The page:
Mark Hollis, a synth-pop hitmaker and pioneering art-rock innovator as the frontman of Talk Talk, has died at the age of 64.
Hollis’ manager, Keith Aspden, confirmed the musician’s death to Pitchfork. “I’m still trying to accept this, but sadly it’s true,” Aspden said in a statement. “Mark has died after a short illness from which he never recovered. Deeply felt sorrow for a remarkable person who remained true to himself throughout his life. I can’t tell you how much Mark influenced and changed my perceptions on art and music. I’m grateful for the time I spent with him and for the gentle beauty he shared with us.”
“I am very shocked and saddened to hear the news of the passing of Mark Hollis,” former Talk Talk bassist Paul Webb wrote on Facebook. “Musically he was a genius and it was a honour and a privilege to have been in a band with him. I have not seen Mark for many years, but like many musicians of our generation I have been profoundly influenced by his trailblazing musical ideas. He knew how to create a depth of feeling with sound and space like no other. He was one of the greats, if not the greatest.”
No cause of death was known at press time. Tim Pope, Talk Talk’s frequent music video director, also tweeted of Hollis, “Condolences to his lovely family. We had many, many laughs together.”
“Thank you Mark for the art you created and for letting us share our version of it with the world. I hope we did it justice,” wrote Tony Kanal, whose group No Doubt covered “It’s My Life” in 2003.
Formed in 1981, Talk Talk released a string of synth-pop hits in the early Eighties, including “Talk Talk” (which Hollis penned for his previous band, the Reaction) and “It’s My Life,” the latter a Top 10 hit for No Doubt in 2003. After two successful albums, 1982’s The Party’s Over and 1984’s It’s My Life, Hollis and his bandmates shifted away from the synth-pop style and move toward the Roxy Music-inspired New Romantic art-rock that influenced them.
With producer and keyboardist Tim Friese-Greene now a full-time unofficial member, the band released their third album The Colour of Spring in 1985. The album would become Talk Talk’s best-selling LP thanks to the hit “Life’s What You Make It” and “Living in Another World.”
Now armed with a bigger budget, more creative freedom and no time constraints, Talk Talk entered the studio to begin work on what would become their greatest achievement, Spirit of Eden. As detailed in engineer Phill Brown’s book Are We Still Rolling?, the Spirit of Eden recording sessions stretched deep into the night, with musicians often playing in a darkened, incense-filled room outfitted with strobe lights.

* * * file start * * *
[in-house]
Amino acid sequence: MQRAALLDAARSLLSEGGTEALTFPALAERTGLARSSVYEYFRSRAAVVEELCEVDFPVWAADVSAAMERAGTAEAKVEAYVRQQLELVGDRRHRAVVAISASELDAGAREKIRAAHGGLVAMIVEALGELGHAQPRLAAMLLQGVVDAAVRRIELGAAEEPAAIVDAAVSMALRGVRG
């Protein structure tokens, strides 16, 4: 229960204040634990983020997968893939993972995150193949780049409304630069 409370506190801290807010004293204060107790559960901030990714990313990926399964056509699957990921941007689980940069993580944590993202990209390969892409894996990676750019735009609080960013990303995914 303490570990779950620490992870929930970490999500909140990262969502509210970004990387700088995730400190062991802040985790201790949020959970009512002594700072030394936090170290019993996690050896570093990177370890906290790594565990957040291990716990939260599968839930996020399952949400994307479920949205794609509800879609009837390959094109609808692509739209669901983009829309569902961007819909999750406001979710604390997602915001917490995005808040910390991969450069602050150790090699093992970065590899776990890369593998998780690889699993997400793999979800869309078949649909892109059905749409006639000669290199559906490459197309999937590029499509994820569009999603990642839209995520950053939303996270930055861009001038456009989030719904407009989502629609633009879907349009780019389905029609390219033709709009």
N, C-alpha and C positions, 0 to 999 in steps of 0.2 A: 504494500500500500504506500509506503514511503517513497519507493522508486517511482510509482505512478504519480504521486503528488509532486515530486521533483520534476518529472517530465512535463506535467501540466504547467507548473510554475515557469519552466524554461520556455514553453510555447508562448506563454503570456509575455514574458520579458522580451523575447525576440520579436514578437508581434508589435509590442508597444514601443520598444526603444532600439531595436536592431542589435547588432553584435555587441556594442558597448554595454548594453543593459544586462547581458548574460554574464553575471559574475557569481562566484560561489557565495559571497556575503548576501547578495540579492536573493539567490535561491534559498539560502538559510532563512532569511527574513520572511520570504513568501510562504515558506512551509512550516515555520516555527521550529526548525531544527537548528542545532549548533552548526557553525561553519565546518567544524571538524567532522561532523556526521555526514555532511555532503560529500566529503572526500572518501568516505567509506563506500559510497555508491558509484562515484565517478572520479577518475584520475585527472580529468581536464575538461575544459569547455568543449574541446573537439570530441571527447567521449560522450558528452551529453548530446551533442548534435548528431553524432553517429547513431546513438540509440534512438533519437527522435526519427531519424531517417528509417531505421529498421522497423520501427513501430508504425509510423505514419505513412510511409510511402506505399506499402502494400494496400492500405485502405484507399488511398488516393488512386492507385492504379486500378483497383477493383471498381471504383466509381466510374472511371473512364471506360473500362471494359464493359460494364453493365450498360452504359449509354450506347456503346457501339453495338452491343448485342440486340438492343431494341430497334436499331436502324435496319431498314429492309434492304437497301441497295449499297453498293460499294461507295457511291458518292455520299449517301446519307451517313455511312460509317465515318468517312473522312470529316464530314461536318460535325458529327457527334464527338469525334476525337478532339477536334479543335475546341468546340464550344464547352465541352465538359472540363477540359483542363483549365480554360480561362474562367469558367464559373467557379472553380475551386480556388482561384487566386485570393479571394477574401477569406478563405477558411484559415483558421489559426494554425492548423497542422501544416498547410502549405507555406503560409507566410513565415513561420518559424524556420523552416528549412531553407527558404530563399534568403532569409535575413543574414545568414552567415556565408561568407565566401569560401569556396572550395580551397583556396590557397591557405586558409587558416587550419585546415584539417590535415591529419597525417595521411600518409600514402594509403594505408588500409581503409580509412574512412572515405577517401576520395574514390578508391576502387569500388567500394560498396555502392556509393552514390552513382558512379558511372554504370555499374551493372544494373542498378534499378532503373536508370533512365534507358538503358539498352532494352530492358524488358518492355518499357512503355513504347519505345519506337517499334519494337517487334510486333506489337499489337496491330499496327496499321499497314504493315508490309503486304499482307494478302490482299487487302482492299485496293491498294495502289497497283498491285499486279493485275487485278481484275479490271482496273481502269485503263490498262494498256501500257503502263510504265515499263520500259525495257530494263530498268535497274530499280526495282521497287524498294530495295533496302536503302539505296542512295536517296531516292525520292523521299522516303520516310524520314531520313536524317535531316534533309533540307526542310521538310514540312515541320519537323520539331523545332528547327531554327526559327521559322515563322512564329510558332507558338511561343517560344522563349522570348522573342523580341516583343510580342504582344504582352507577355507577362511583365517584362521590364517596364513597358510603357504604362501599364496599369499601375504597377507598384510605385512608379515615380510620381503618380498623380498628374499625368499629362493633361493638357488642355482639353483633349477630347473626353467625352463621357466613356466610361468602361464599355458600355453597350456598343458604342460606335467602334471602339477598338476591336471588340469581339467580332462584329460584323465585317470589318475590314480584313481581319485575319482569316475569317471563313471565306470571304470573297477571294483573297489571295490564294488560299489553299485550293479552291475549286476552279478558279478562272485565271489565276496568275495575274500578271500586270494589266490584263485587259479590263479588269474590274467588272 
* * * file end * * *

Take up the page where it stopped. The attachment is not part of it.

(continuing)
“The band liked to make recording an event, not just another session, and succeeded in creating a unique environment,” Brown wrote. “In our dark cocoon we settled into work.”
In one of the few interviews from the era, as the band moved away from the promotional circuits and performing live in general, Hollis called Spirit of Eden a “late at night” LP for when you’re “in a very calm mood with no distractions.” Packing six amorphous songs into 41 minutes and lacking any semblance of a single, Spirit of Eden was a commercial flop – to the point that their label EMI first sued and then cut ties with Talk Talk – yet beloved among critics and music fans.
“It’s certainly a reaction to the music that’s around at the moment, ‘cos most of that is shit,” Hollis told Q around the time of Spirit of Eden‘s release. “It’s only radical in the modern context. It’s not radical compared to what was happening 20 years ago. If we’d have delivered this album to the record company 20 years ago they wouldn’t have batted an eyelid.” Hollis added of the LP, “You have to give it all your attention. You should never listen to music as background music. Ever.”
In recent decades, Spirit of Eden would be hailed as one of the greatest albums of the 1980s and a chief influence in the post-rock genre. “It redefines how you listen to music,” Radiohead’s Philip Selway told BBC 6 Music in a recent 30th anniversary retrospective of Spirit of Eden.
The band, after aligning with Verve, would release one more album, the similarly acclaimed Laughing Stock in 1991, before Talk Talk officially disbanded the following year. After a four-year sabbatical, Hollis fulfilled Talk Talk’s two-album contract with Verve with his own understated self-titled solo album in 1998, after which he disconnected entirely from the music industry to focus on family. “I choose for my family,” Hollis told Q after withdrawing from the spotlight. “Maybe others are capable of doing it, but I can’t go on tour and be a good dad at the same time.”
A near-mythic artist following his retirement, Hollis made rare musical appearances over the past two decades, including one-off instrumental collaborations with U.N.K.L.E. and Anja Garbarek. In 2012, Hollis contributed a short piece titled “ARB Section 1” to the television series Boss; it was his final released work.